Ghassan Khatib
Bitterlemons (Opinion)
August 30, 2010 - 12:00am

The idea of the one-state solution keeps popping up, particularly when the two-state solution is undergoing difficulties. Maybe this is because people in the region are unable to imagine anything other than one- or two-state solutions.

Recently, and in view of the serious difficulties facing the peace process as well as the evident drift toward radicalization and the political right in both Israel and Palestine, we have again begun hearing the idea of a one-state solution.

In Ramallah and other main cities of the West Bank, slogans on billboards have recently sprung up in many places calling for a solution to the Palestinian-Israeli conflict based on the equality of all people between the river and the sea: one secular, democratic state on the basis of one-man, one-vote.

Public opinion polls on the Palestinian side show that those supporting a one-state solution are still a minority. However, the number of supporters of the idea has been growing slowly but steadily.

During the same period there has been a faint echo of this line on the Israeli side. This has not come, surprisingly, from the Israeli left as one might have expected, but rather from the far right, including settlers. Those proposals should not be confused with the equal-rights-for-all-people that Palestinians suggest, but are rather an apparent attempt at ensuring a Jewish presence in all historic Palestine.

The rightists behind these proposals are opposed to a two-state solution, which will deny them the ability to live in the part of historic Palestine that constitute a Palestinian state.

The problem with the one-state solution is that it appears less plausible than the two-state solution. This is, first, because the vast majority of Israelis, and certainly Israeli officialdom, is unwilling to even consider the option. Most Israelis seek a "purely Jewish state". A one-state solution will leave that state even less "pure" than what Israel would be under a two-state solution.

Second, most Palestinians are not willing to invest in the one-state solution for practical reasons. They don't see a chance for this option and are more confident in chances of a two-state solution. Some Palestinians even go further and argue that to even raise the idea of a one-state solution is harmful, because it might undermine the possibility of a two-state solution.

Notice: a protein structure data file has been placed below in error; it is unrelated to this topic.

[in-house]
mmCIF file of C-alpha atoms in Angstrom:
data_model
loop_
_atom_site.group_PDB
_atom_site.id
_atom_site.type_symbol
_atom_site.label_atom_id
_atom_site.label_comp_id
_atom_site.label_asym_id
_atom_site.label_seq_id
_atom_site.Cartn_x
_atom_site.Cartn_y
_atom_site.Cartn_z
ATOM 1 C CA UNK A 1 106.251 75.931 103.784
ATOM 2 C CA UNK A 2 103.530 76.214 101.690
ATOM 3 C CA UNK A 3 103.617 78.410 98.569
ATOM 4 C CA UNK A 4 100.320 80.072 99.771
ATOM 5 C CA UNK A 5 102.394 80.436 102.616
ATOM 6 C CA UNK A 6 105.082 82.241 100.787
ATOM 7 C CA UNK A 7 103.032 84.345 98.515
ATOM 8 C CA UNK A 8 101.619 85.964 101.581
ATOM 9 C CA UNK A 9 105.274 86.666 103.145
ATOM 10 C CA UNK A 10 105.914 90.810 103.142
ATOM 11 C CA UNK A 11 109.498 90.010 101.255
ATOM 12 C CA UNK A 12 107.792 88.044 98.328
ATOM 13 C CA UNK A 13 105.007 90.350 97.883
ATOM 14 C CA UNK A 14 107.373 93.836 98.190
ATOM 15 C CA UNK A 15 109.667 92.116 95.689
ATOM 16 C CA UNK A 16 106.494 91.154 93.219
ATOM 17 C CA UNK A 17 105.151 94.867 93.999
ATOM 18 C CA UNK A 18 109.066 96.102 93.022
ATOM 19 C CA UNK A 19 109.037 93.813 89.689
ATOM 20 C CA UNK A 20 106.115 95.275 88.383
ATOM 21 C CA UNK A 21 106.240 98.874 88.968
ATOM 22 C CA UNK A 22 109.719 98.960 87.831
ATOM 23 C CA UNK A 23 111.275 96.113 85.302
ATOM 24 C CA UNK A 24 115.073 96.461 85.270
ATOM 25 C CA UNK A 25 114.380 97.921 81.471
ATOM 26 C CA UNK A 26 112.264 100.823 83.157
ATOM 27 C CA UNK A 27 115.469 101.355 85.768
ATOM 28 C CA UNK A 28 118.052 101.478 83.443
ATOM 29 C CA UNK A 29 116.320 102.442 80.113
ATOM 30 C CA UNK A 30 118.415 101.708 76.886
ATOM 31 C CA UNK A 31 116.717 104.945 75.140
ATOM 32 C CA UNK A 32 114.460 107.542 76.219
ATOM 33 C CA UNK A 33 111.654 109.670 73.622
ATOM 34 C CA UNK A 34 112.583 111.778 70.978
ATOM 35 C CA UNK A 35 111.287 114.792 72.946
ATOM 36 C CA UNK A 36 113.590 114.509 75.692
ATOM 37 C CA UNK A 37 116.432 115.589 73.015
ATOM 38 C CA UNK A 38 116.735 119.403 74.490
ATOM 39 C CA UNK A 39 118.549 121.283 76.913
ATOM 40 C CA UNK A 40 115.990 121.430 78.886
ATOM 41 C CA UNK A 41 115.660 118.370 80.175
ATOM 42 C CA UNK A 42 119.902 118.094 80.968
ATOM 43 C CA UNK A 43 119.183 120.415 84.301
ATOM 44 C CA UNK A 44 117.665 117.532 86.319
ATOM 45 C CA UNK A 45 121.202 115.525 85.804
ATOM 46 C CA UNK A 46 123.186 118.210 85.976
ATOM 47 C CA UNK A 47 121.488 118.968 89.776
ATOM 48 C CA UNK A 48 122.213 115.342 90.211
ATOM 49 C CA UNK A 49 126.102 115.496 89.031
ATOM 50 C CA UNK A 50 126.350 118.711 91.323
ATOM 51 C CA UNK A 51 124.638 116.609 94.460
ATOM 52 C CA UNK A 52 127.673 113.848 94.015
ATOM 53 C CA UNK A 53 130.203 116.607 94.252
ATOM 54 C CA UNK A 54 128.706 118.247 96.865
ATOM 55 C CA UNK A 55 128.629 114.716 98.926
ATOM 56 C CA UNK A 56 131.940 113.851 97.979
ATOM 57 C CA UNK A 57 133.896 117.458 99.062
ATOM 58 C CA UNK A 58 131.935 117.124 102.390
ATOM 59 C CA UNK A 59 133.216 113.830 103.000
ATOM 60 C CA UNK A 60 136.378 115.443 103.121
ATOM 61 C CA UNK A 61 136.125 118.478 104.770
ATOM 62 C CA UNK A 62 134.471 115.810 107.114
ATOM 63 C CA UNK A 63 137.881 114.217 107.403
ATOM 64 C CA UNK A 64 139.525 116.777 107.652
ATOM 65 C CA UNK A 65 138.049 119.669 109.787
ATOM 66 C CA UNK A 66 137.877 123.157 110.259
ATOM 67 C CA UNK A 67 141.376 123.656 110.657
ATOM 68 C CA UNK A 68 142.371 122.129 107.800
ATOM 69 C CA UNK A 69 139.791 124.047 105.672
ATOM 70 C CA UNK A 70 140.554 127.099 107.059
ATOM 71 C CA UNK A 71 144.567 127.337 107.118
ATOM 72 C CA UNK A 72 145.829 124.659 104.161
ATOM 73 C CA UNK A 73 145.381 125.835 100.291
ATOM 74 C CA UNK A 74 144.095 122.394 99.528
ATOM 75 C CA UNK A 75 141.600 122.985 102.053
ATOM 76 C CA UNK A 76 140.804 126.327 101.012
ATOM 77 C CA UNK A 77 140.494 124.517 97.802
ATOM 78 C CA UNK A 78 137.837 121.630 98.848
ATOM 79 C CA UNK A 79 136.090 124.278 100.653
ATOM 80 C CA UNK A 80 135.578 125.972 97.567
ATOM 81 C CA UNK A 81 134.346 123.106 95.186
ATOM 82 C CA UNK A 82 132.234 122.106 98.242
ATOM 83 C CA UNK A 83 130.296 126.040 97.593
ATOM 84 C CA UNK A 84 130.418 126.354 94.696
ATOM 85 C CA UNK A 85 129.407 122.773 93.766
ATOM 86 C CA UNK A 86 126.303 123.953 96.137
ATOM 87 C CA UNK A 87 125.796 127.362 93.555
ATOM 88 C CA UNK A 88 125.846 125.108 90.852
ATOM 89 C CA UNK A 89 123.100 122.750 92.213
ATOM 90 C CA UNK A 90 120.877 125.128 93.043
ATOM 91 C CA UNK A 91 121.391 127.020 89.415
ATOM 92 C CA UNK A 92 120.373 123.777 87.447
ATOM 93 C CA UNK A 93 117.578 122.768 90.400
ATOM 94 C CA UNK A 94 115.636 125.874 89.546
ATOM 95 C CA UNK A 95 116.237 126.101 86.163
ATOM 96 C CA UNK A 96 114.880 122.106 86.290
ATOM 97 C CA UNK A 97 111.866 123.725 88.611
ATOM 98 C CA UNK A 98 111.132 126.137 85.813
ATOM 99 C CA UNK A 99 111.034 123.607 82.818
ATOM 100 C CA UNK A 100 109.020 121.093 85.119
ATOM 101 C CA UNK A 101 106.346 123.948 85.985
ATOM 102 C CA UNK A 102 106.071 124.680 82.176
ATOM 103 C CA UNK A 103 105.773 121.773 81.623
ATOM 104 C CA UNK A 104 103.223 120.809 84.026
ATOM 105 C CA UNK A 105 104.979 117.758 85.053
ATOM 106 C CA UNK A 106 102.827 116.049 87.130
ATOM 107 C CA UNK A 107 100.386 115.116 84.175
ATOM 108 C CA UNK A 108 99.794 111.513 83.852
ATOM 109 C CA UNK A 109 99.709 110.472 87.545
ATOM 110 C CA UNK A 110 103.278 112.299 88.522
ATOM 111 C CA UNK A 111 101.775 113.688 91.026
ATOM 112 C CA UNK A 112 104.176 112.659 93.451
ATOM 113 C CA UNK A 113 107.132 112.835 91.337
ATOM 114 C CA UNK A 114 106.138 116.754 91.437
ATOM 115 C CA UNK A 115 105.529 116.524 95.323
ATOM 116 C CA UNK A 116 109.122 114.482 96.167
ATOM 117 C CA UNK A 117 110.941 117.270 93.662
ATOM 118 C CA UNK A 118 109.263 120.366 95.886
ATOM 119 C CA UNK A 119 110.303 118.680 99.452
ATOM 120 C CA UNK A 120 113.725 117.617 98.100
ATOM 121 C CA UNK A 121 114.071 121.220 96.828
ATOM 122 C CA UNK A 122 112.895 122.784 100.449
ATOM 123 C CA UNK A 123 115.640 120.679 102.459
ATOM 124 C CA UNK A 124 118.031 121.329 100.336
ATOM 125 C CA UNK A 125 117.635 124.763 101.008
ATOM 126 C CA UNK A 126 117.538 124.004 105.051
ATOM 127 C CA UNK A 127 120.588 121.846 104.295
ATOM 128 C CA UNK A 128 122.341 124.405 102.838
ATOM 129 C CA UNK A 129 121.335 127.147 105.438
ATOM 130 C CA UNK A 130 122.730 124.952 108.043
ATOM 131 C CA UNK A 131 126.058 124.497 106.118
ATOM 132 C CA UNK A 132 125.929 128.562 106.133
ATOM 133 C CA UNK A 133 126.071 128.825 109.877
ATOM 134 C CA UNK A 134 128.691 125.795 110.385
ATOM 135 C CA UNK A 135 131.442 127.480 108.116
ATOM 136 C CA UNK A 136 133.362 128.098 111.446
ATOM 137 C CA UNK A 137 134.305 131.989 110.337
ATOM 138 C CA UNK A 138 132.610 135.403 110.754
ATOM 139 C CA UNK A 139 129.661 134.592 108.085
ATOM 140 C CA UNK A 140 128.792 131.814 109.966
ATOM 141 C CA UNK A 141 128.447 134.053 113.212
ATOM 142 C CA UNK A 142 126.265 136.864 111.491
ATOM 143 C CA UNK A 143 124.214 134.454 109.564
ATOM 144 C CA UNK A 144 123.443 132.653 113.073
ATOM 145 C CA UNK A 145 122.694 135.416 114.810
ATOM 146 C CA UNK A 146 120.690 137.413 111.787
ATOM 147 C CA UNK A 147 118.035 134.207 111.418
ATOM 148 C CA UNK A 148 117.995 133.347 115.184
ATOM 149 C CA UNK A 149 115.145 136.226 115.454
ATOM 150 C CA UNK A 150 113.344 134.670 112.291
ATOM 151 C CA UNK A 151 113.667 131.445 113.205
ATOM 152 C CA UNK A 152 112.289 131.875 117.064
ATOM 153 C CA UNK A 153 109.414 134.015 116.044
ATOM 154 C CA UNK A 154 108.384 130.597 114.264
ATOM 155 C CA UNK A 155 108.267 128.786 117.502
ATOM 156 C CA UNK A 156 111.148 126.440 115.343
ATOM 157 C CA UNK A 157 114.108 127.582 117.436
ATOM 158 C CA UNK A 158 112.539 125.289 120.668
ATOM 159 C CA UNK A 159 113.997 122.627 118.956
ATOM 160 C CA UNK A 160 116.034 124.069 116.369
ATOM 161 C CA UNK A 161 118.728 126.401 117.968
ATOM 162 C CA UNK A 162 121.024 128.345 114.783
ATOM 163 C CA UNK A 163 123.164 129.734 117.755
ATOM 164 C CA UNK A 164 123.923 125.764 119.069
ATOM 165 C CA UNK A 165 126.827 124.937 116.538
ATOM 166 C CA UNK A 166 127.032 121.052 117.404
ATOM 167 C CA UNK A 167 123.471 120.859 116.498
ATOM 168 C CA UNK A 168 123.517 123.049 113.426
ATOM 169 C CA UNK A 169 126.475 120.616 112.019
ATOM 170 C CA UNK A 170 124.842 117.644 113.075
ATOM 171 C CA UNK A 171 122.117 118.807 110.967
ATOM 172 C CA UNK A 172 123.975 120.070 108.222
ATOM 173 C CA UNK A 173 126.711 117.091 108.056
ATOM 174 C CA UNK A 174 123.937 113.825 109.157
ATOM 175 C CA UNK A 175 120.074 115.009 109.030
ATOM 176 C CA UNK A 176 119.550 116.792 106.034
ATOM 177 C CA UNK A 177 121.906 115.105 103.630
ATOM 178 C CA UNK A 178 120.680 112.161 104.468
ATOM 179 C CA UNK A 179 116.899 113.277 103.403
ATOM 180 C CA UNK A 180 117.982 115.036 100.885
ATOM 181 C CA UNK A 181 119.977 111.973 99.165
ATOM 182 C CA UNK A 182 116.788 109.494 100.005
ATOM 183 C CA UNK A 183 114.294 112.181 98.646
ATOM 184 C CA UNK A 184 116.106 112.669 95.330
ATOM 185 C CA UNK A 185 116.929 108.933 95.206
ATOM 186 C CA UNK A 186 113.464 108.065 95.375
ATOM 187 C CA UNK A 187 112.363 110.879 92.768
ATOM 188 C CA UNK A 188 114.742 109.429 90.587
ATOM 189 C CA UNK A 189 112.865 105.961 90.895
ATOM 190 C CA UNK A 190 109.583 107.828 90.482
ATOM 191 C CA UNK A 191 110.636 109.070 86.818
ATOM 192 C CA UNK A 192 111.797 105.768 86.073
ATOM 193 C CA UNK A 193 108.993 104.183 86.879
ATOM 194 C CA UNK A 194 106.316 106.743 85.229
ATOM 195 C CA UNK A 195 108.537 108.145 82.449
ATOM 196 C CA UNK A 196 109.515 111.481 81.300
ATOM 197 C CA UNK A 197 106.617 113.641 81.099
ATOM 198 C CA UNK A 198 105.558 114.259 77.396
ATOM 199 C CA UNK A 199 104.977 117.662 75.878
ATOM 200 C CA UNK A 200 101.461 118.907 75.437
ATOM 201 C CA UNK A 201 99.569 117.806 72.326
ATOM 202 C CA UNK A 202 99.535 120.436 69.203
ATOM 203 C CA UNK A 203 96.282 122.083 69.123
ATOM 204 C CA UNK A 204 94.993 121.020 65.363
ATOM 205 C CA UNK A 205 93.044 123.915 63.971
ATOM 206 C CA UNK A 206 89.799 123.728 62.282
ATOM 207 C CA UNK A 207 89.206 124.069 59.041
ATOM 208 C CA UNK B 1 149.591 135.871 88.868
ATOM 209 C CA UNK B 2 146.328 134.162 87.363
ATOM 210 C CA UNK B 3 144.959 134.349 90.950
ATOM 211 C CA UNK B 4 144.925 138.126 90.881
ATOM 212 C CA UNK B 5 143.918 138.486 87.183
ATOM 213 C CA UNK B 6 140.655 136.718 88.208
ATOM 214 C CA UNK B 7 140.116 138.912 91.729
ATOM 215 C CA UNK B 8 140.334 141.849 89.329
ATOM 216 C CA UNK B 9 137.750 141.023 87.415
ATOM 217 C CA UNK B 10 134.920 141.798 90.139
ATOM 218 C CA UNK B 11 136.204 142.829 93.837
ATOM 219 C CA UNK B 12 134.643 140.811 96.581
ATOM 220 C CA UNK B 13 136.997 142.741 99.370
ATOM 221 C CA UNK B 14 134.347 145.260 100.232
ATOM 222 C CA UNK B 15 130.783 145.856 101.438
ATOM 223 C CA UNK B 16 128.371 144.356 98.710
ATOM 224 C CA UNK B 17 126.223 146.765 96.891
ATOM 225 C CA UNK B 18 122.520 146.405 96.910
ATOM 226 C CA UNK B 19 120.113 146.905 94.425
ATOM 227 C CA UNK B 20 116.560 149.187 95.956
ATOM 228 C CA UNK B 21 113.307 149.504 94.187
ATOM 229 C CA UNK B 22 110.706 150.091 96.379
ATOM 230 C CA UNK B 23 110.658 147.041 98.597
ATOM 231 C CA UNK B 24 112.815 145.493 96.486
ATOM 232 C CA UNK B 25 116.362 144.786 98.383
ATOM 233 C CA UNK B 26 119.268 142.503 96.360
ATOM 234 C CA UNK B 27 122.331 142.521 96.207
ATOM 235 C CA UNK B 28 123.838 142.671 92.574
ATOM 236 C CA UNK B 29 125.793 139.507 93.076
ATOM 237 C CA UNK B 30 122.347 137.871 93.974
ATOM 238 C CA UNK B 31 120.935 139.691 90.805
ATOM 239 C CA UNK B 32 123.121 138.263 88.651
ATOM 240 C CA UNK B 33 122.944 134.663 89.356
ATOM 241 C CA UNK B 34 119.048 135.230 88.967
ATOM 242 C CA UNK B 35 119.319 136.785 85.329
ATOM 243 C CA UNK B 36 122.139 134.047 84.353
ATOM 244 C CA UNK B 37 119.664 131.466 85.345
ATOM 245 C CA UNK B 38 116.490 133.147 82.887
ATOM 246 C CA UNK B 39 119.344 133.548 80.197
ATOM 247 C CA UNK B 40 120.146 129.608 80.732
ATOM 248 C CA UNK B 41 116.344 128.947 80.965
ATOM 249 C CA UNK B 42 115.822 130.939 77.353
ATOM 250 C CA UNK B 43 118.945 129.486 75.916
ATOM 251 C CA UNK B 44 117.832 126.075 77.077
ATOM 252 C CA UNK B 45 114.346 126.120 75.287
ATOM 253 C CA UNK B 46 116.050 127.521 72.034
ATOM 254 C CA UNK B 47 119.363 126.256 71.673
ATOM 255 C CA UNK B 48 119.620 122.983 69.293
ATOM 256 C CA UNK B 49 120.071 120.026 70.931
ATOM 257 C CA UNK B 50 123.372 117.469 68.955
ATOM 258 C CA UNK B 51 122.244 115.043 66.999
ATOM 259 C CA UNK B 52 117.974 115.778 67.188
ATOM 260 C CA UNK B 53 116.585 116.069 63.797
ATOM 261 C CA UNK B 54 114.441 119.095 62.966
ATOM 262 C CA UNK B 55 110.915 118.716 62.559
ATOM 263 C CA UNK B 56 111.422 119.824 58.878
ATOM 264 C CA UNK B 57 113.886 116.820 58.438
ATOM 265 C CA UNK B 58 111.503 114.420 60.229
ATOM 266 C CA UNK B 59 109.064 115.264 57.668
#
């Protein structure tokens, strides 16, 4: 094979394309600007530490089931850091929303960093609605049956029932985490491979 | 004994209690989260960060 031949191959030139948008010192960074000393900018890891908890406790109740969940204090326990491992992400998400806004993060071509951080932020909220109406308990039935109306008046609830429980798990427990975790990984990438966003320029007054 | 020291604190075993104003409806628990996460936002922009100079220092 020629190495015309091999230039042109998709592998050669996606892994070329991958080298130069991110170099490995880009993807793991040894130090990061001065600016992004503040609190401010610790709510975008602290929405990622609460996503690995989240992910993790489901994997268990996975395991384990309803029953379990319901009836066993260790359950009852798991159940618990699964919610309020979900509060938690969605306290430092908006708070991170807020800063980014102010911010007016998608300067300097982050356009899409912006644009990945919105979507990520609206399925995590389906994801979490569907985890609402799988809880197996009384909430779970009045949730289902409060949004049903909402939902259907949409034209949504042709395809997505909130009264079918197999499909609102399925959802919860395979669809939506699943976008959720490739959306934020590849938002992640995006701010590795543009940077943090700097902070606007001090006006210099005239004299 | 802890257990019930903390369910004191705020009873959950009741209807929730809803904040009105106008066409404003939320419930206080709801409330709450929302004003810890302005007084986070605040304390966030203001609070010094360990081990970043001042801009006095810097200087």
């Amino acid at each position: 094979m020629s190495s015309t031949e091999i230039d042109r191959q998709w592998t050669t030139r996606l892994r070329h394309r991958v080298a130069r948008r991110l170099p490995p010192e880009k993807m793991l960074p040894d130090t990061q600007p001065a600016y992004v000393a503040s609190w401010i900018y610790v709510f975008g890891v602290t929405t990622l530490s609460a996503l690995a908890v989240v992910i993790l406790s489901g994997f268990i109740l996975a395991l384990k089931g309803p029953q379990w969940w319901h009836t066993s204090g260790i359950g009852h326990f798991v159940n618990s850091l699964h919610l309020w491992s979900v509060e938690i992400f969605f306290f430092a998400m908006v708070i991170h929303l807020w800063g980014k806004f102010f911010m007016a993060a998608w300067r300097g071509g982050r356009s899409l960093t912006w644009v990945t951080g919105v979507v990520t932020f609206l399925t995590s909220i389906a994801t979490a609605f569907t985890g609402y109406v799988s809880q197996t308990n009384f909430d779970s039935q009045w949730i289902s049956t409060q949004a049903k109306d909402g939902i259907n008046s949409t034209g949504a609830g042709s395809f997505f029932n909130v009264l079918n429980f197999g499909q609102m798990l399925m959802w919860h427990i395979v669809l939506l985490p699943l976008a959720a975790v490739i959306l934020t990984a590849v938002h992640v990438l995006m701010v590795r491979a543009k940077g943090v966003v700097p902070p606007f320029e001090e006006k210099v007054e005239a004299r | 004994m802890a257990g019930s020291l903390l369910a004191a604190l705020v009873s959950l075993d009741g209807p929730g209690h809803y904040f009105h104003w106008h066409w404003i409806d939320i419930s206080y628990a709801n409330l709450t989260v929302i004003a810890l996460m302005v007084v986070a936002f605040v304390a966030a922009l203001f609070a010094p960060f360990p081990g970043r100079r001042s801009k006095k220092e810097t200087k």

Third, there is an accumulated body of international resolutions and international consensus that supports the two-state solution.

Having said that, it is conceivable to imagine that the more time passes without a two-state solution on the 1967 borders, the more likely we are to see the emergence of a single entity between river and sea, comprising one state, Israel, alongside an apartheid reality in the rest of historical Palestine, where two peoples sharing the same land live under two completely different sets of laws.

The changes Israel is undertaking in occupied East Jerusalem, including settlement expansion and infrastructure construction, are eliminating the practical possibility of turning occupied East Jerusalem into the capital of a Palestinian state. This will certainly undermine chances of an independent Palestinian state on the borders of 1967 and, consequently, eliminate the two-state solution.

This will leave us with the reality of the one-state-plus-apartheid entity, which will eventually lead to one state. The problem here is that the time this takes will be neither short nor quiet. Rather it will spark renewed tension and violence, more extremism and hatred, and the conflict will continue to be a cause of instability in the region at large.

The international community, which adopted the two-state solution and convinced the Palestinians that this option is, for pragmatic reasons, the only possible one, now has to take a more active role to realize this vision.

That has to happen soon, before it is too late. Leaving the future of the conflict up to bilateral relations between the Israelis and Palestinians has proven futile because of the vast imbalance of power between the two.

The combination of the upcoming American-led direct talks and the impressive performance of the Palestinian government on the ground in preparing Palestinians for statehood is an historic opportunity that needs to be used seriously by the international community.


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